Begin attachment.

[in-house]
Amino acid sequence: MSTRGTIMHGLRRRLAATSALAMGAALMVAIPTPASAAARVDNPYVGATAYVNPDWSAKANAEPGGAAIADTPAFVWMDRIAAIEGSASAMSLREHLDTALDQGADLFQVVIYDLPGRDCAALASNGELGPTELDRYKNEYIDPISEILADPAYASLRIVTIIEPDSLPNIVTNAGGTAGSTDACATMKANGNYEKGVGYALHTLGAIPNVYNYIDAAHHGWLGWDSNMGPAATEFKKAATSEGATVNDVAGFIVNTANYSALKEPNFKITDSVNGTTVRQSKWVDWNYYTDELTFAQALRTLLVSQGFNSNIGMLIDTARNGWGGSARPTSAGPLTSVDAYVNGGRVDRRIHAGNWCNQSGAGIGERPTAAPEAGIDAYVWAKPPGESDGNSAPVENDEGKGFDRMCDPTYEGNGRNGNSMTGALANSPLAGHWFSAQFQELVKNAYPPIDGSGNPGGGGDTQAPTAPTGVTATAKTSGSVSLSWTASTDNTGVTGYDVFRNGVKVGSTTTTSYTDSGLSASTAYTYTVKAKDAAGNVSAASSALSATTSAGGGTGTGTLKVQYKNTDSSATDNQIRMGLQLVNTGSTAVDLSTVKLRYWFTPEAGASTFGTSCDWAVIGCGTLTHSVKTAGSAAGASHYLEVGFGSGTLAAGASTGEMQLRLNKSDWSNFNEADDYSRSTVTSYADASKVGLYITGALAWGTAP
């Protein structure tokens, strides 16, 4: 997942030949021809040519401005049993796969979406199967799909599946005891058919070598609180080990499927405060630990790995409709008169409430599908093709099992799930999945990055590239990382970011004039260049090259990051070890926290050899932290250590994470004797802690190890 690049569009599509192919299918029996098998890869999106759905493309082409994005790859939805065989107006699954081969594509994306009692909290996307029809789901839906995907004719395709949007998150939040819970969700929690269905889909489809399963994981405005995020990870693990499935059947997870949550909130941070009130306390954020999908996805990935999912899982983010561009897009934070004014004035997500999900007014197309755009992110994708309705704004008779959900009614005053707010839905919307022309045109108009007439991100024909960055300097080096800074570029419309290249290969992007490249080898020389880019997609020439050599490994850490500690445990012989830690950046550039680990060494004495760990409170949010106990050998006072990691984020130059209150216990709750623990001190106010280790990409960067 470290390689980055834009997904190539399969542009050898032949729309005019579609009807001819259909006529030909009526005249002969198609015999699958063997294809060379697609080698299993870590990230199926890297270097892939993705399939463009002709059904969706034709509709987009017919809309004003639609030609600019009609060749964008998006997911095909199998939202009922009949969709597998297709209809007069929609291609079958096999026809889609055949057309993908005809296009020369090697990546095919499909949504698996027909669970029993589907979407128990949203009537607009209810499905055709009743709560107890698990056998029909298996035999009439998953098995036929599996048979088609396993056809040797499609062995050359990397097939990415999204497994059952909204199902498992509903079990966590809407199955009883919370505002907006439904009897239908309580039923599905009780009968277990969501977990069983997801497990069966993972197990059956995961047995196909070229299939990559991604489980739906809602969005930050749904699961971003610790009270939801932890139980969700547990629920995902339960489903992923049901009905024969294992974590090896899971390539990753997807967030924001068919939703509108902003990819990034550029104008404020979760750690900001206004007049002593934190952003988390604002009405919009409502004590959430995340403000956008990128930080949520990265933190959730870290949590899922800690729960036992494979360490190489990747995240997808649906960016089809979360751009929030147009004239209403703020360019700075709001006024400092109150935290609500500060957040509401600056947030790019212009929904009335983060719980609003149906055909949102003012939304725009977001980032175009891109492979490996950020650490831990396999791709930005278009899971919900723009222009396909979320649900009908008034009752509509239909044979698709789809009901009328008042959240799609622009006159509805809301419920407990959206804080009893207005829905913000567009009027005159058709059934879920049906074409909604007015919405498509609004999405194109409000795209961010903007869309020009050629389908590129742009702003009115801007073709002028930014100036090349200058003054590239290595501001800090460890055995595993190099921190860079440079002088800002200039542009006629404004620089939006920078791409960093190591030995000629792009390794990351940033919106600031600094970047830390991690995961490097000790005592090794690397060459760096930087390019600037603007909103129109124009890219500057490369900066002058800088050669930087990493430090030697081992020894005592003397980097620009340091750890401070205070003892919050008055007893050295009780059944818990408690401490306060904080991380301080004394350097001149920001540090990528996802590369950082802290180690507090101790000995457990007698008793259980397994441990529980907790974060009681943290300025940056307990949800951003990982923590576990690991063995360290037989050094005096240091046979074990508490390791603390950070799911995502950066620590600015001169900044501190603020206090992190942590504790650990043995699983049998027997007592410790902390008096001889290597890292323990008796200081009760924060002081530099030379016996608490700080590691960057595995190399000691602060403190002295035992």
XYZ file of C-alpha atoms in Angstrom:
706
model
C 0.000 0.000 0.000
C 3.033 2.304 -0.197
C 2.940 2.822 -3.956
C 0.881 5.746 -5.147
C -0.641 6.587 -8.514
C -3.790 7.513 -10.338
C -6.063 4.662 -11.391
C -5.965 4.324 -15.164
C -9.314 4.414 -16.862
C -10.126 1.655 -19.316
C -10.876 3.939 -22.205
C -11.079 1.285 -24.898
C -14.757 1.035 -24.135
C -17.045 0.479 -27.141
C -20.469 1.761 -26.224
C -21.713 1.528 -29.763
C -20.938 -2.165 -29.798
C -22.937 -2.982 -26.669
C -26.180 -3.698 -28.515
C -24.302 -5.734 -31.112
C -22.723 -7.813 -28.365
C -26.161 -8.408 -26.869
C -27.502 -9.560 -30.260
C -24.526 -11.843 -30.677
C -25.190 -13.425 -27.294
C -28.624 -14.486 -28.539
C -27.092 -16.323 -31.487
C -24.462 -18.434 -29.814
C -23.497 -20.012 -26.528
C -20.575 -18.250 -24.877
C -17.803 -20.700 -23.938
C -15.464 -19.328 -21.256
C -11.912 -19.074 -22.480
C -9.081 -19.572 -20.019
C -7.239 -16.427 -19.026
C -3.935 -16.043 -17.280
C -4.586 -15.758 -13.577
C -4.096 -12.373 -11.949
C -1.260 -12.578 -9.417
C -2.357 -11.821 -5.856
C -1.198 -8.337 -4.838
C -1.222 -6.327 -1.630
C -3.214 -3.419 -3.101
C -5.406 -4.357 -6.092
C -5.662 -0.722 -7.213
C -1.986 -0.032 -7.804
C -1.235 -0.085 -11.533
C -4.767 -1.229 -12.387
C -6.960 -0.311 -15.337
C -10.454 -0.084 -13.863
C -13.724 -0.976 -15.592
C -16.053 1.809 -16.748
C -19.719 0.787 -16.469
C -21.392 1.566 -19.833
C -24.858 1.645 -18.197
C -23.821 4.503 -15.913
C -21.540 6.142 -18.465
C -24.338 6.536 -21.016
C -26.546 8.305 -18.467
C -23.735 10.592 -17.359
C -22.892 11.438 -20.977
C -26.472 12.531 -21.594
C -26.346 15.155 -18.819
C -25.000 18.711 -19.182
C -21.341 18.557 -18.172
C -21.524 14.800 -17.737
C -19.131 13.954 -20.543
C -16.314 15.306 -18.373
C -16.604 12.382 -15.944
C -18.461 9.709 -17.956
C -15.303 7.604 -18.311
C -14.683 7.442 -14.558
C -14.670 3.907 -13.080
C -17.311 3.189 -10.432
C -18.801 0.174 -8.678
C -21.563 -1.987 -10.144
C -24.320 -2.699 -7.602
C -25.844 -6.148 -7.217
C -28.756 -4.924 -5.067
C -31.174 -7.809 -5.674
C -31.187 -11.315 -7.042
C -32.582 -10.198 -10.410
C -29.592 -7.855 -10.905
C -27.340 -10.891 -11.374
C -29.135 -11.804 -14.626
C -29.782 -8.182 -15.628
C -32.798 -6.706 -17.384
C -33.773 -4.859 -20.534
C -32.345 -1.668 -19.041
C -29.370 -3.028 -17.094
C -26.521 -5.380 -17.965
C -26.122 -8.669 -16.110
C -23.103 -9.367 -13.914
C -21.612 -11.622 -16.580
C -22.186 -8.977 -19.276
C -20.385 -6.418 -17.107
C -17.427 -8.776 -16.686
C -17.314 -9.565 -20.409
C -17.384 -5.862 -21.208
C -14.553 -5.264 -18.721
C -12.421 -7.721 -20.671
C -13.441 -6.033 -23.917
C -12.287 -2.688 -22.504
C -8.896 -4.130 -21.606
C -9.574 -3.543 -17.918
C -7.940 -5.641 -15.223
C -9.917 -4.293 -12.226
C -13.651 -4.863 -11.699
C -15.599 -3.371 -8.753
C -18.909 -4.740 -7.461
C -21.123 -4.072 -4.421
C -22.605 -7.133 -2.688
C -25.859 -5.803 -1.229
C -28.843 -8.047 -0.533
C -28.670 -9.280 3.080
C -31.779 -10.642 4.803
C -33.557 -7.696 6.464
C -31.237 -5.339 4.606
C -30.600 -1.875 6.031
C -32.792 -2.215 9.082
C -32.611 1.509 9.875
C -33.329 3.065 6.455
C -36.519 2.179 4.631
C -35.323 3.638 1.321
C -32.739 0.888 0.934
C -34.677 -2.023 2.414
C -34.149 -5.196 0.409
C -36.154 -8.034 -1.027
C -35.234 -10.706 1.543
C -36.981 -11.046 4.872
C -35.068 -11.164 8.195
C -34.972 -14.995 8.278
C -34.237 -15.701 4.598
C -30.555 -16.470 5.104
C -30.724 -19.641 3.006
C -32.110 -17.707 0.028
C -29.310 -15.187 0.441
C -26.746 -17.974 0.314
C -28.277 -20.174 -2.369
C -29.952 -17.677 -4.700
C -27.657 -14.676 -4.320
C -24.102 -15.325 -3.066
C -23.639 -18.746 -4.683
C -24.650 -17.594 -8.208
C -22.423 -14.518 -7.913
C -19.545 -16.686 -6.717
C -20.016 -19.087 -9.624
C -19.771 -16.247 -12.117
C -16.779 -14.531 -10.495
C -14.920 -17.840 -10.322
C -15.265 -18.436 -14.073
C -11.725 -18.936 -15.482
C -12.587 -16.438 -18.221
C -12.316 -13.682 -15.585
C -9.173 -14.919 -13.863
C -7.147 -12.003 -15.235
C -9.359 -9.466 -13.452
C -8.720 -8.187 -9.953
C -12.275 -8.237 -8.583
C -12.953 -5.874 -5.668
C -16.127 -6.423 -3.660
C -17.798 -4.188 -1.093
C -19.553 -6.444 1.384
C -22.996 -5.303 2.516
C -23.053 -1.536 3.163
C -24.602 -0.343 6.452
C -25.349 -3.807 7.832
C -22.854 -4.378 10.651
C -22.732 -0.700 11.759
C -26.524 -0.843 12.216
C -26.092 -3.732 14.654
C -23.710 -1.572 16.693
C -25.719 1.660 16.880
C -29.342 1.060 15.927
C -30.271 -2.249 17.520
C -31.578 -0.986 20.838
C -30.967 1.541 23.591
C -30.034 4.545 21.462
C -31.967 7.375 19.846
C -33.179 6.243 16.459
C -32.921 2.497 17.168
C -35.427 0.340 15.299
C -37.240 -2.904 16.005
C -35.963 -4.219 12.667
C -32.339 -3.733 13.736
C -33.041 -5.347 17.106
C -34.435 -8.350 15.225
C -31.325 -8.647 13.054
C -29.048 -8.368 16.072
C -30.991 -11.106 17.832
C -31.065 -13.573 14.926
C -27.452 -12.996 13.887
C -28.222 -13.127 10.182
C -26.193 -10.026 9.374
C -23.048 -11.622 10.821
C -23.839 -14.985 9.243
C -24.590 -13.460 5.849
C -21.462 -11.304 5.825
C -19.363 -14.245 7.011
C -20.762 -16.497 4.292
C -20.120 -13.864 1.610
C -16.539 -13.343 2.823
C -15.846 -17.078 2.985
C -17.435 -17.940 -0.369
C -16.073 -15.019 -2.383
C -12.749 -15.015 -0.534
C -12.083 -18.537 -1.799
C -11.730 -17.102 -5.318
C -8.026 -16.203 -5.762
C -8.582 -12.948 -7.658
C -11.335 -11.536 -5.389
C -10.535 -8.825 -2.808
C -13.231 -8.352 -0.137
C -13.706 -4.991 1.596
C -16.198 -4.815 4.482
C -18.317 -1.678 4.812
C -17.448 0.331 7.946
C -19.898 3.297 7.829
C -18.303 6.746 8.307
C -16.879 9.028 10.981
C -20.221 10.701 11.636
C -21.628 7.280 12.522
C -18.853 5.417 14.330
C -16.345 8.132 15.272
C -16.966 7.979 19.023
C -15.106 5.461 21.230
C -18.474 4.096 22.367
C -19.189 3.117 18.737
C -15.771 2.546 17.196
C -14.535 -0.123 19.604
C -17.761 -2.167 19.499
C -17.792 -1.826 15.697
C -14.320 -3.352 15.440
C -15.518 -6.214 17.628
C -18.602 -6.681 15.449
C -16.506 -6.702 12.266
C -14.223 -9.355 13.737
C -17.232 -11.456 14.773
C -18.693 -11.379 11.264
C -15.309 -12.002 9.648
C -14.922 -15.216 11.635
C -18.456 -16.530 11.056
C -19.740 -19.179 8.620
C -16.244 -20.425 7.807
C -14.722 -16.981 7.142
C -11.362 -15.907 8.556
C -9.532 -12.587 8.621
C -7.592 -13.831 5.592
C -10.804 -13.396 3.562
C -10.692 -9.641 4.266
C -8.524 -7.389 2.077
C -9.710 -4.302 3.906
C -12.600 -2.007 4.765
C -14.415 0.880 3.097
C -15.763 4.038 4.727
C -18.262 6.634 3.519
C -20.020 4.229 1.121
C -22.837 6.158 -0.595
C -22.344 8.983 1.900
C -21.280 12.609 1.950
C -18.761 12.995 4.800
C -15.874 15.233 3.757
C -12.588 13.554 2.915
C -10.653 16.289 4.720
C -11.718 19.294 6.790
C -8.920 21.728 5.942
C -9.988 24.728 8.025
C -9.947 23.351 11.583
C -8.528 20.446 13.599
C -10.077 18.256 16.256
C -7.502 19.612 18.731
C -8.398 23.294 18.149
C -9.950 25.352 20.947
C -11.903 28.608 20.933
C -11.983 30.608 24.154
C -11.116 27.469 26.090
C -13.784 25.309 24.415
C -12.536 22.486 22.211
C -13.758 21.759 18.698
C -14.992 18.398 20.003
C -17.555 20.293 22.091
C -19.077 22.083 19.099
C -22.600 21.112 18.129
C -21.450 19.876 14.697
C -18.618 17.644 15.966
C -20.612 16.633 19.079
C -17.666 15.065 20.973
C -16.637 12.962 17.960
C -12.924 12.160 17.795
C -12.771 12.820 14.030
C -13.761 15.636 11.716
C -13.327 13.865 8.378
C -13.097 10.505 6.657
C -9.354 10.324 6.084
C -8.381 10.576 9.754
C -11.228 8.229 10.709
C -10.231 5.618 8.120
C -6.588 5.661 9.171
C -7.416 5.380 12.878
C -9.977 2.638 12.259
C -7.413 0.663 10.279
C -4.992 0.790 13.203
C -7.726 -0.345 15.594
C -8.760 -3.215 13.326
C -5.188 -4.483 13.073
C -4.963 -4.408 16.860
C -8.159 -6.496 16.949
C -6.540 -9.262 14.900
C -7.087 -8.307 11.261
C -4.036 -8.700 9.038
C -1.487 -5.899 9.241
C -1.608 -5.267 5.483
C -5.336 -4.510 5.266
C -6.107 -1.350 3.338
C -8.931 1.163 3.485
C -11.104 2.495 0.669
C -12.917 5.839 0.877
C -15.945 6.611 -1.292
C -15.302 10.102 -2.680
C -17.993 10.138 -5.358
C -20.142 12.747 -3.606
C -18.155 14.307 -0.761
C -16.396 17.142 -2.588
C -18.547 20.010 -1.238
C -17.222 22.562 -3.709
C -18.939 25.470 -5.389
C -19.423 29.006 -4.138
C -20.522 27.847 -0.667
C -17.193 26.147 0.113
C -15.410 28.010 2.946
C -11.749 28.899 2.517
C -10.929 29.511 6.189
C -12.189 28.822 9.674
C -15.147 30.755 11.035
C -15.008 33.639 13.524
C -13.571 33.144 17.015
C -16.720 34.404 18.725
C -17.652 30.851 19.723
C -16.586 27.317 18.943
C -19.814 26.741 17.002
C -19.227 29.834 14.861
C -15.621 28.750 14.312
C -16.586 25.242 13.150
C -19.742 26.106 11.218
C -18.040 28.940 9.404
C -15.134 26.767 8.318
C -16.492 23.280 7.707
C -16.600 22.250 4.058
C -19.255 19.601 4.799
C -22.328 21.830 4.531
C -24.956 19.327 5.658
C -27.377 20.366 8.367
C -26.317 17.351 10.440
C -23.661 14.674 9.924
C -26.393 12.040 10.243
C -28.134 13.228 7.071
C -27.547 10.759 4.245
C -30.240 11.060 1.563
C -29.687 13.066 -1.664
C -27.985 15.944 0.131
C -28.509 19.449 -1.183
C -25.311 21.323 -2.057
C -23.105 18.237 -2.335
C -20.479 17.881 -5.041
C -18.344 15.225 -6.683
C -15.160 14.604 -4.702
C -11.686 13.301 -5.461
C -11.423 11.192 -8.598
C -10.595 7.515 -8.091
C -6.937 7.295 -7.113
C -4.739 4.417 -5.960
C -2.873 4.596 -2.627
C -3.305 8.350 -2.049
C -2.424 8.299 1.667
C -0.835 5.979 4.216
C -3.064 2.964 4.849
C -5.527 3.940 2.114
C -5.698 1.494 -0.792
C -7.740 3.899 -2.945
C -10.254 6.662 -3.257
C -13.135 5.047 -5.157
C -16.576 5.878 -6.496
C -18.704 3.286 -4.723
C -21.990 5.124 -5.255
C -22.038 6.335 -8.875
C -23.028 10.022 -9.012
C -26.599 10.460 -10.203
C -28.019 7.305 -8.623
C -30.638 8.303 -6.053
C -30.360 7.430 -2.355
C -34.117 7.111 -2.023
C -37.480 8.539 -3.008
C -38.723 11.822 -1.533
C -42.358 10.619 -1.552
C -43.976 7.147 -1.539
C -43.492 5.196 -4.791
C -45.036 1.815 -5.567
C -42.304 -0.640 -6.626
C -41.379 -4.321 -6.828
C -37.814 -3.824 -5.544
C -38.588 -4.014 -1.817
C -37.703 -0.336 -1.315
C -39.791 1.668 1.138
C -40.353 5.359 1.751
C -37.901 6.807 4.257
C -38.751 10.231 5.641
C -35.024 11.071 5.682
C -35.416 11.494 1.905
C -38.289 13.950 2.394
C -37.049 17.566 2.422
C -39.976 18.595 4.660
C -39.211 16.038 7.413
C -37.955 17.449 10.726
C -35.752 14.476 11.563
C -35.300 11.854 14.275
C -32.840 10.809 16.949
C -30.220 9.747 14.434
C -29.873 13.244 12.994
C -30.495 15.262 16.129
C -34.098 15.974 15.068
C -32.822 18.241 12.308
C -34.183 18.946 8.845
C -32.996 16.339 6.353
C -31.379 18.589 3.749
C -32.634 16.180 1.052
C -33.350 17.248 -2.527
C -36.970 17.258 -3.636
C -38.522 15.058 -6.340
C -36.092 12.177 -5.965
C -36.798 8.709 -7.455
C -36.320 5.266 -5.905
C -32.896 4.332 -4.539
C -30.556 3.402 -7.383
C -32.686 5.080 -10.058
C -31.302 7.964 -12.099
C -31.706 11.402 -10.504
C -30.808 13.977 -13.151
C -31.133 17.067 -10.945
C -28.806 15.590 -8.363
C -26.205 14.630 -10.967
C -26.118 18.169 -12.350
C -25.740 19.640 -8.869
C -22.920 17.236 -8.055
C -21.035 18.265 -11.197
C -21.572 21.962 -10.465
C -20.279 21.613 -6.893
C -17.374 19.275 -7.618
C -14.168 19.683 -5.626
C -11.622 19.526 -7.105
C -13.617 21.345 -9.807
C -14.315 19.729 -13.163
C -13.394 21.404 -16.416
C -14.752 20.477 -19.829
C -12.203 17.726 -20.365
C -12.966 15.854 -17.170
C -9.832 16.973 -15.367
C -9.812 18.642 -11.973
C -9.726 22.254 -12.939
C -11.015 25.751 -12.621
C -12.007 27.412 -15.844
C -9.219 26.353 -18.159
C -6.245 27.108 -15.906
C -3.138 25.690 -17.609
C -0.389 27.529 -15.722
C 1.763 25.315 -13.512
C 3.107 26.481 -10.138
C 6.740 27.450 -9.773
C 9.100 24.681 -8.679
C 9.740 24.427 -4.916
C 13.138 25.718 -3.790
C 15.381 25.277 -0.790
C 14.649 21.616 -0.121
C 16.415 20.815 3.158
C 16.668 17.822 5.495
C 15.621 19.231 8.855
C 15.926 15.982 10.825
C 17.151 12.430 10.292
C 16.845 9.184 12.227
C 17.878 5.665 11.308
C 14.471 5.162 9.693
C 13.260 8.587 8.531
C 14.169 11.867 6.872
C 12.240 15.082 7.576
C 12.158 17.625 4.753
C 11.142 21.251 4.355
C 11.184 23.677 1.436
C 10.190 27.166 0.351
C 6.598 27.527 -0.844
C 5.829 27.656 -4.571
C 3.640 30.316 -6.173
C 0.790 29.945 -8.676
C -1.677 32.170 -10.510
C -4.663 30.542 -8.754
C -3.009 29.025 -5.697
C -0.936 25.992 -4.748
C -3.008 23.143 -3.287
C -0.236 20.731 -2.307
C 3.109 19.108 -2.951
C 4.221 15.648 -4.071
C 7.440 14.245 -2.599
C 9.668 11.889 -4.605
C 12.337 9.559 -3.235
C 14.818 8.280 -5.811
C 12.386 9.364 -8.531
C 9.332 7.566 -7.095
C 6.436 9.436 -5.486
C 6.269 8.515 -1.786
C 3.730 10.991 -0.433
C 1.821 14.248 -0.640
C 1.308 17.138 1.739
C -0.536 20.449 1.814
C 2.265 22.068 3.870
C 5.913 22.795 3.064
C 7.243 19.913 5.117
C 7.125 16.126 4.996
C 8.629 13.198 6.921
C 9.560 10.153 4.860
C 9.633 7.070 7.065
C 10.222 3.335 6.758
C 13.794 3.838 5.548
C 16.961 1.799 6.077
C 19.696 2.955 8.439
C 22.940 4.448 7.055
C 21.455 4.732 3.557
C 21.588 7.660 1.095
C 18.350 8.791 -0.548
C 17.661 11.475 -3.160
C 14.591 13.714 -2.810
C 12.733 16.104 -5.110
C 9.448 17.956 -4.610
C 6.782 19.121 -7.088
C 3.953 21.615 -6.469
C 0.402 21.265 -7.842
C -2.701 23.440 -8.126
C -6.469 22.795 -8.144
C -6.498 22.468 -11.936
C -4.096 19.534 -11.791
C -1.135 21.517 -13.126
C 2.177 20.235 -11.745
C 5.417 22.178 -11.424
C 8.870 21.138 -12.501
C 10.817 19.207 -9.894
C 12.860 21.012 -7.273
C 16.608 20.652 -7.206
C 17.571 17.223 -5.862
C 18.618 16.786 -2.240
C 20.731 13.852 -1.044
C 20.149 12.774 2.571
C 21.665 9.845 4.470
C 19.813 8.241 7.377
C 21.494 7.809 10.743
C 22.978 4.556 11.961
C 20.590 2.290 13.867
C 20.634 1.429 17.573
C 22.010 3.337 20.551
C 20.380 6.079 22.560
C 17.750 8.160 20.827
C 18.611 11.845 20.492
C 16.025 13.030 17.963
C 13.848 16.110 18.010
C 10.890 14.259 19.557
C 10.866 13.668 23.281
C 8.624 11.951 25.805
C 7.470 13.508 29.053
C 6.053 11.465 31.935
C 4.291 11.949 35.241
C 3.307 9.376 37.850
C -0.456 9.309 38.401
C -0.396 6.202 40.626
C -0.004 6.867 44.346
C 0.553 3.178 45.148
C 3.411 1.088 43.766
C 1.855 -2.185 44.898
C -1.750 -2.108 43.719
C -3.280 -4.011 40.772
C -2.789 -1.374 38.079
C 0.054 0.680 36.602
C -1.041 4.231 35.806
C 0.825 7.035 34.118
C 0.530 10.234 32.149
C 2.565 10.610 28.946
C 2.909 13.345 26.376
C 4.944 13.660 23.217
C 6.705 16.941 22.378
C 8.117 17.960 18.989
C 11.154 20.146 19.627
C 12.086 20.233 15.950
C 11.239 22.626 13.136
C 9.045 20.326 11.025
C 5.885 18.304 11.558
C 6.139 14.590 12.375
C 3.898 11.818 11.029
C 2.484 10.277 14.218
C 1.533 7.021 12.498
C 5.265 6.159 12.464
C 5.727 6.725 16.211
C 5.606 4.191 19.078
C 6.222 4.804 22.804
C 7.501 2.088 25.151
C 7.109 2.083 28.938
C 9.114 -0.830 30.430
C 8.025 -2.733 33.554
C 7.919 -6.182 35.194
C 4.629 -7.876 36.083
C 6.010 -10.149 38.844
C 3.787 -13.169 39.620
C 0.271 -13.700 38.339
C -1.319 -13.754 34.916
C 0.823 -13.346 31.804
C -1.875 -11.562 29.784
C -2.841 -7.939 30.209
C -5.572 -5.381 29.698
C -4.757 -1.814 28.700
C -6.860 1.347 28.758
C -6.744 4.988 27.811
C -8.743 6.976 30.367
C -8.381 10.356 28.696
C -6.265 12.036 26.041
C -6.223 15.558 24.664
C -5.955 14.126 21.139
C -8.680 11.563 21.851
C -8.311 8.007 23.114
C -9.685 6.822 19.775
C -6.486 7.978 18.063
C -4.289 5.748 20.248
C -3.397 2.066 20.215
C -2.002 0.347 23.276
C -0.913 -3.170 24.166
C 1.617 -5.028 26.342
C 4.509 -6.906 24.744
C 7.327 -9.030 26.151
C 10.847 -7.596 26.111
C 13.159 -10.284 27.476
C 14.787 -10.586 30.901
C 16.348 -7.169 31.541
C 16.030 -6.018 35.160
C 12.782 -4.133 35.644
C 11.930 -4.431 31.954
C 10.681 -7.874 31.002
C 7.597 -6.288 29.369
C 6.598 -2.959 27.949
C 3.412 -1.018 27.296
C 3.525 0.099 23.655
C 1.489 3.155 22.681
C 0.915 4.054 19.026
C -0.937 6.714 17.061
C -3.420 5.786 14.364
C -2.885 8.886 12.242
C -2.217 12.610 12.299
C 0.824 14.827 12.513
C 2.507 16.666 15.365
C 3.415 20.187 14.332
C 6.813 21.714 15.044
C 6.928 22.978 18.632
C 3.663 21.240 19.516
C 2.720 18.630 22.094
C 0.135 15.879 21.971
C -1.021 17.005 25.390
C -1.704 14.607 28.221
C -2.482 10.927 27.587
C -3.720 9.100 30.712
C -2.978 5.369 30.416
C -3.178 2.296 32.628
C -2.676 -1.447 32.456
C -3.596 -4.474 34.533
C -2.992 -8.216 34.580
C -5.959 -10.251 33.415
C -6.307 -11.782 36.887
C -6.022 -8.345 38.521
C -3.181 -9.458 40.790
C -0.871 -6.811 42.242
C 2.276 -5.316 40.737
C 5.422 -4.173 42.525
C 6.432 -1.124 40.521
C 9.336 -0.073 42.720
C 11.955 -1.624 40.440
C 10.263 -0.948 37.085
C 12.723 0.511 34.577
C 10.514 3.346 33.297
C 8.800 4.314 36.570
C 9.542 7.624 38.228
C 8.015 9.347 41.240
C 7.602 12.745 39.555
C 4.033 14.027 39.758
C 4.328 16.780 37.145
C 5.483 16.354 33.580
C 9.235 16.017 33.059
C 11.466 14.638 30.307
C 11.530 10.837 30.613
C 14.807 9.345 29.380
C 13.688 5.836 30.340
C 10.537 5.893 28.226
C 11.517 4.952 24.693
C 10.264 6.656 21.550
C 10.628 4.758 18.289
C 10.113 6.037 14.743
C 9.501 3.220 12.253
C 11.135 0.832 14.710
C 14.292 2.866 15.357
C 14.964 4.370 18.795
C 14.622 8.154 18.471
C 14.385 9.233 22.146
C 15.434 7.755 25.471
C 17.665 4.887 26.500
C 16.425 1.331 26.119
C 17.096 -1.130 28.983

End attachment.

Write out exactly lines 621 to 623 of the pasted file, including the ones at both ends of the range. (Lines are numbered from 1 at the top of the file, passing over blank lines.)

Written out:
C -6.744 4.988 27.811
C -8.743 6.976 30.367
C -8.381 10.356 28.696